Summer Car Care Tips
Many people look forward to summer and all that warmer weather has to bring – barbeques, pool parties, gardening, and road trips! Summer here in Arizona, however, can see temperatures rise over the 100-degree mark, making it especially important to be prepared to handle the heat.
While you’re stocking up on shorts and tank tops for yourself, don’t forget that the heat affects your vehicle too! In fact, it’s probably going to need a little extra care this time of year to make sure it’s summer-ready. Use this checklist to make sure your car is ready for warmer weather BEFORE you head out on your first road trip.
Summer Weather Checklist
Having a properly functioning AC system won’t prevent you from breaking down on the road, but it WILL keep you more comfortable during a breakdown or just during summer driving. AC service, which includes visual inspection of the system’s pressure, temperature, belt tension, and air volume, should be performed annually.
Just because you’re A/C system isn’t working well, or stops working altogether, doesn’t mean we cannot help. One of our recommended repair shops can help quickly and efficiently! Stay cool and let’s get your air conditioning system working properly.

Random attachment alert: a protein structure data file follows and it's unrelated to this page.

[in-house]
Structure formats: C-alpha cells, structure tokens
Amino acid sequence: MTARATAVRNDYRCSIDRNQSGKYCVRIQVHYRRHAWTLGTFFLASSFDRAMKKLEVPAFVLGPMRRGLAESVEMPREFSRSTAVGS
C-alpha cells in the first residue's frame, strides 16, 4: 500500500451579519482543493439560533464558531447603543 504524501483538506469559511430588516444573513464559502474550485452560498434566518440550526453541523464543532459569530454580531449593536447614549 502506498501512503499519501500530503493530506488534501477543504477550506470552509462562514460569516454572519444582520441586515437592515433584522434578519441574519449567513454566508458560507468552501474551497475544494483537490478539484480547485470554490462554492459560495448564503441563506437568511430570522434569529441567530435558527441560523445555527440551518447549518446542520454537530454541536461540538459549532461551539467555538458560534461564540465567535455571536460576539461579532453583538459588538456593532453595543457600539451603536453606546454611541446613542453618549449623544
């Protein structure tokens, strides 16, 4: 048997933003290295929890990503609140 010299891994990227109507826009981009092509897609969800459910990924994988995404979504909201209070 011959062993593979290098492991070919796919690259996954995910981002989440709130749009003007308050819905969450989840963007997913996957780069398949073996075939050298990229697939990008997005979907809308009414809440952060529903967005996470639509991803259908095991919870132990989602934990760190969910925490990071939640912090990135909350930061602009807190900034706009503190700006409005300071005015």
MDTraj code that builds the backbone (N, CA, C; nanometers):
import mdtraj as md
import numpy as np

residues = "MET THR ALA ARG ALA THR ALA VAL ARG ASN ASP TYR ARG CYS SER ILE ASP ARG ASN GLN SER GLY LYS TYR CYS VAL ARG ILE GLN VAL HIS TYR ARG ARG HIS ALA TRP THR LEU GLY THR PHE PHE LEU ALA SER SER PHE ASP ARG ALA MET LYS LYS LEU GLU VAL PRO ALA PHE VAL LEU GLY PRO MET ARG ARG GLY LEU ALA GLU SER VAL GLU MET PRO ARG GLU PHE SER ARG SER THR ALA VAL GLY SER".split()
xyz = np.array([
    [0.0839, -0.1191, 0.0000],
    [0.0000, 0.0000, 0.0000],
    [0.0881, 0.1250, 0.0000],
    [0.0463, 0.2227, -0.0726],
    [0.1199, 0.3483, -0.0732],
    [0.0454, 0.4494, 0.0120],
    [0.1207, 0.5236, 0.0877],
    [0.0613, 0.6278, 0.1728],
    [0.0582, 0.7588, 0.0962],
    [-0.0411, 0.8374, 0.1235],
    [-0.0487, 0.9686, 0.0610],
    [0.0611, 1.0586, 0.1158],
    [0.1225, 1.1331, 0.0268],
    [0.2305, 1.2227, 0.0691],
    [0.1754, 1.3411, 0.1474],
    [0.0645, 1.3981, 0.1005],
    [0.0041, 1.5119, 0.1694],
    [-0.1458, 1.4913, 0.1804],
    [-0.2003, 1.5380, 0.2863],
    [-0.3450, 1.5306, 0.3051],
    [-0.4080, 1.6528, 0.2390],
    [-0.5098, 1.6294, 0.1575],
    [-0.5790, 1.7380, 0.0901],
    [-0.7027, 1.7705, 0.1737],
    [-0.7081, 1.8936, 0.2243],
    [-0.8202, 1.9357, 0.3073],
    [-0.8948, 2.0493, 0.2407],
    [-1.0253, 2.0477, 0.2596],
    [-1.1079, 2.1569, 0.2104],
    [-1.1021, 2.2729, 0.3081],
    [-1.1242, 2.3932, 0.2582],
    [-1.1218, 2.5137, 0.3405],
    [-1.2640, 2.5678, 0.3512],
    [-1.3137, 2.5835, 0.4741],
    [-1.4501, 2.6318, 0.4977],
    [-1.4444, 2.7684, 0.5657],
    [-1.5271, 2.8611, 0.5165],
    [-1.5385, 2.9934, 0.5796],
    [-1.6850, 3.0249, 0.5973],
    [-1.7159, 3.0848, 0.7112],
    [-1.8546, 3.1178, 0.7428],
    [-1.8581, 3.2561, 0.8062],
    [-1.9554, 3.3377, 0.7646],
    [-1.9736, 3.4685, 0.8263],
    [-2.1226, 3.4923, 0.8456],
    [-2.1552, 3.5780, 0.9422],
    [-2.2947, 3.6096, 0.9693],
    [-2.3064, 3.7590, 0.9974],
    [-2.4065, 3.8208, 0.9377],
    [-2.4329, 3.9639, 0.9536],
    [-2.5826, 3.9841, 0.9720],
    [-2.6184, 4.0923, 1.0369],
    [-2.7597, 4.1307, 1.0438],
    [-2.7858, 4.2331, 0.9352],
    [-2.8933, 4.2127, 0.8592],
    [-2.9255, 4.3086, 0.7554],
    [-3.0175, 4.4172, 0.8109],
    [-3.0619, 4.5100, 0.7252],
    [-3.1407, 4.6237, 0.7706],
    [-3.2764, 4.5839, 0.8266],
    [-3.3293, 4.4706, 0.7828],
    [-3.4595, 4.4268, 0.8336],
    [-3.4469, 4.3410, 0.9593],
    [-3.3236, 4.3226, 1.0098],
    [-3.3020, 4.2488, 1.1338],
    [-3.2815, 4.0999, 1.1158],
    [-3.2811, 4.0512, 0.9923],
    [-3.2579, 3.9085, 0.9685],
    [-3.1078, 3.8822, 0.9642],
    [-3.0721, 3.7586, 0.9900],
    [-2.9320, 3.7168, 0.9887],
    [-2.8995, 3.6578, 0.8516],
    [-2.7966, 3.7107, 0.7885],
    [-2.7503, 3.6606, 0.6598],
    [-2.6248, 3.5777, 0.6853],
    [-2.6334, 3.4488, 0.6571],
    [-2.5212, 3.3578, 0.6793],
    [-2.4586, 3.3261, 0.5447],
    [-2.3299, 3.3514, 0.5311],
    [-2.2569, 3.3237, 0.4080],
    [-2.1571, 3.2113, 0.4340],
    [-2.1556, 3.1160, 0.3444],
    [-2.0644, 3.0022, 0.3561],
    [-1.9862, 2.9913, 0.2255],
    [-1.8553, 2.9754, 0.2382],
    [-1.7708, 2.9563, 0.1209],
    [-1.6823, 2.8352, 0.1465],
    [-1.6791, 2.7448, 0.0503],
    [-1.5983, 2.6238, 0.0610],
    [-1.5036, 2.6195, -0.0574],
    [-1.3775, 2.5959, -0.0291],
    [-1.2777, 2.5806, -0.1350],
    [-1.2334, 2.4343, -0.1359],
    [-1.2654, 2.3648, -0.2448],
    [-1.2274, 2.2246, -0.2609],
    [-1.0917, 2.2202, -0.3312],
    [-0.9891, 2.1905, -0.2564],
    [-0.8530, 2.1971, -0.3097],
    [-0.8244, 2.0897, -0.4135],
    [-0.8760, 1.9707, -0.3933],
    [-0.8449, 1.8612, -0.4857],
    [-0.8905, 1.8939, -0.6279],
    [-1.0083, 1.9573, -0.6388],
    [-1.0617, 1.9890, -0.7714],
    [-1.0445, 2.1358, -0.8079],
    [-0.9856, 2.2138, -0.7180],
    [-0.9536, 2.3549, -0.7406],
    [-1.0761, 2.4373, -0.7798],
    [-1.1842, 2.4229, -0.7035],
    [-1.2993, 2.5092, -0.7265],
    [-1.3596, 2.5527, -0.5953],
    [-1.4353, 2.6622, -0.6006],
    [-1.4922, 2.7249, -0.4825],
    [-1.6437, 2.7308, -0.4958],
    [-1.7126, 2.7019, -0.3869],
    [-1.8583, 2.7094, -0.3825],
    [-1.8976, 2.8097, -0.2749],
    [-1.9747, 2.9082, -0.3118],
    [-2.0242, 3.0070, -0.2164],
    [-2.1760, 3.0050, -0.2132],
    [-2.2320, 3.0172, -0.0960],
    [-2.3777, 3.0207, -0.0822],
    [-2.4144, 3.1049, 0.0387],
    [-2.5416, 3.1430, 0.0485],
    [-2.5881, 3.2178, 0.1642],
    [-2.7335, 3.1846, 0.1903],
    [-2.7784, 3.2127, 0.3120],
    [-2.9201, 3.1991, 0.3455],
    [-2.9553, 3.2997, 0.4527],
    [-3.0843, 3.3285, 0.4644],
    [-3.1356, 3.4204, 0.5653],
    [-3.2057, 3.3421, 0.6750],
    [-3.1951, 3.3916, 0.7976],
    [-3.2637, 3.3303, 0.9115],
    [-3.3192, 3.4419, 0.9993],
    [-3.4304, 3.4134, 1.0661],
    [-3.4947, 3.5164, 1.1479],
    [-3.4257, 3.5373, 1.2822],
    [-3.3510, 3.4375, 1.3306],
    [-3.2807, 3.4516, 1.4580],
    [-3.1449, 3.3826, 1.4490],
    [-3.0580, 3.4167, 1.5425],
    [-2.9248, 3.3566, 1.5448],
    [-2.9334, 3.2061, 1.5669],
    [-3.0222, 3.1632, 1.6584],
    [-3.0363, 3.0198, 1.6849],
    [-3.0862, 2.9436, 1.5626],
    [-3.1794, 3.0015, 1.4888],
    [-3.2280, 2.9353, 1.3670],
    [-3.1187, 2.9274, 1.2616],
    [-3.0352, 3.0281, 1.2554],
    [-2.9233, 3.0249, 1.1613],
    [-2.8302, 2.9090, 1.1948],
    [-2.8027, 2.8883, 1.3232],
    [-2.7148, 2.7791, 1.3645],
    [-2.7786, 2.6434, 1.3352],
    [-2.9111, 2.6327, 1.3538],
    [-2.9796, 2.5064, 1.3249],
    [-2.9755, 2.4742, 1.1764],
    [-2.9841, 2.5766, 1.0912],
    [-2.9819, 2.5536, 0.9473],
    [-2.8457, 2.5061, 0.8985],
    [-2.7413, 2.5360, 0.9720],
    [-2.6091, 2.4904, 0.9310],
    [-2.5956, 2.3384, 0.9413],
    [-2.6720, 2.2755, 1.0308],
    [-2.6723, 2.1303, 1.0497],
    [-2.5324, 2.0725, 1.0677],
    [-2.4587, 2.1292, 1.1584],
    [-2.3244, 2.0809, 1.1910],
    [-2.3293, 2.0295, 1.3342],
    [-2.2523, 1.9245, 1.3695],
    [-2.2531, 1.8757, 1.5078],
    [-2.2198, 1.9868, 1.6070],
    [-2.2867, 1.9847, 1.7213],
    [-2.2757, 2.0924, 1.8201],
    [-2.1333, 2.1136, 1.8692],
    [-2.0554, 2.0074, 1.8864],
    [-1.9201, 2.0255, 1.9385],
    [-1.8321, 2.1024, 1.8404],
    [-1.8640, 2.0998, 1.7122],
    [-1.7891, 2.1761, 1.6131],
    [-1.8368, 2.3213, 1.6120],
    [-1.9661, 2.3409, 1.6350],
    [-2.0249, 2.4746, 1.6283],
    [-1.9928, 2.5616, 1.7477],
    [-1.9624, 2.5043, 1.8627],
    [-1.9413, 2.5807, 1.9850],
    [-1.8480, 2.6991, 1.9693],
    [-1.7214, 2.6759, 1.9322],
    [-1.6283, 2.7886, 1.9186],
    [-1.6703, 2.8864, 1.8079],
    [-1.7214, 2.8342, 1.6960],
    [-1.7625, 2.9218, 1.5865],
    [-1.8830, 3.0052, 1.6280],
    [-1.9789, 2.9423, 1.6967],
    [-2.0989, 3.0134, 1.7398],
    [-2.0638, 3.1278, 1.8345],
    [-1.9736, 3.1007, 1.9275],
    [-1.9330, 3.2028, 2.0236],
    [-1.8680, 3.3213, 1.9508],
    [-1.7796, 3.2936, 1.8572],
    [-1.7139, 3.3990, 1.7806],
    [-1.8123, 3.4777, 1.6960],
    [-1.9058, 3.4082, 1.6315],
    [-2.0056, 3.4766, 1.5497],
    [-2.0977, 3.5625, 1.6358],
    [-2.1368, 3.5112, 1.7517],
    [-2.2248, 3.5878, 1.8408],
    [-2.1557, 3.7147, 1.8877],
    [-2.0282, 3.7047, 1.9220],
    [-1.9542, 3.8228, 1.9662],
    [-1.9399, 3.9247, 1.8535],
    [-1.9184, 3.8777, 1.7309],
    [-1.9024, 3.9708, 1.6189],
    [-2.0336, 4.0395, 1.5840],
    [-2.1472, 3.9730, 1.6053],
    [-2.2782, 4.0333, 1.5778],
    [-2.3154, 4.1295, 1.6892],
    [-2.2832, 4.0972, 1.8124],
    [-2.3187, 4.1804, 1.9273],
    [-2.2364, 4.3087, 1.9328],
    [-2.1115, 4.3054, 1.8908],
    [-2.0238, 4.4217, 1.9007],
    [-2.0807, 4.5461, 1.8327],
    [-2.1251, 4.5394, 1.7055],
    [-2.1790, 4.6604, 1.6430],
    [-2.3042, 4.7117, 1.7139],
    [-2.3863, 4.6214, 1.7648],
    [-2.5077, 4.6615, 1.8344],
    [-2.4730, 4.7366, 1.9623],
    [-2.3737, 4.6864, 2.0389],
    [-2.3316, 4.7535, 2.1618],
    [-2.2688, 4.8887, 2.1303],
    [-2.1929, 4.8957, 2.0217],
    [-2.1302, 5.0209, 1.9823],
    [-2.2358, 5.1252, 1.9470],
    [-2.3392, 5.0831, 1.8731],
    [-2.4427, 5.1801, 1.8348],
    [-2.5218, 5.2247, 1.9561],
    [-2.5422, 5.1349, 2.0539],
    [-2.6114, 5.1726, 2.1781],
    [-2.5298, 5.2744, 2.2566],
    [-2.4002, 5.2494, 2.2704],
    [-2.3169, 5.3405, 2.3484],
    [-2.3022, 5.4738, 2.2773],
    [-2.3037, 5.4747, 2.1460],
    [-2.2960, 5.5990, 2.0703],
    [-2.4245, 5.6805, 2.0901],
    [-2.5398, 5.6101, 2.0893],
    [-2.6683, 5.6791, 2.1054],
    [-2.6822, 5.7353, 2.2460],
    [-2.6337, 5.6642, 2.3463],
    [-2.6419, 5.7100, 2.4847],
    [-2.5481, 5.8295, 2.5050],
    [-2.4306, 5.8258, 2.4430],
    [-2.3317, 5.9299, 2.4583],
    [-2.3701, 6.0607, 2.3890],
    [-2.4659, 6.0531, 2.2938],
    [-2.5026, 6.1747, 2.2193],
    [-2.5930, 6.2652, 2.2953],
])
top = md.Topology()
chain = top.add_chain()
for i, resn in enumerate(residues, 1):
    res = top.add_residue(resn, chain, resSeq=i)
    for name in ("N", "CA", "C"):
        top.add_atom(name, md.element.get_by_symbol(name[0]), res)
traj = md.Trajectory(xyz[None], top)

While batteries can fail at any time, extreme temperatures can make them die sooner. Heat can evaporate battery fluid, causing it to malfunction or not work at all. Battery service by a qualified technician is recommended to detect potential problems before they leave you stranded.
What happens to your battery in the heat?
Basically, the main things you need to know are, excessive heat can actually accelerate the battery’s chemical operation, causing battery fluid to evaporate. Second, loss of battery fluid can permanently damage the internal structure of the battery, as well as irreversible corrosion damage.
What does a failing battery look like?
If a trusted repair shop like a NARPRO has not checked the power or condition of your current car battery this summer, you may notice that your battery is failing by watching for:
- Your engine cranks slower than it normally does when you start your car
- You have a check engine light or battery light on
- You look at your battery and see that the fluid level is low
- The battery case itself looks swollen or bigger than normal
- The battery posts, or where the cables connect, are all corroded
- You notice that your headlights or even your interior lights seem dim
- Your battery is more than three years old and could be in danger of failing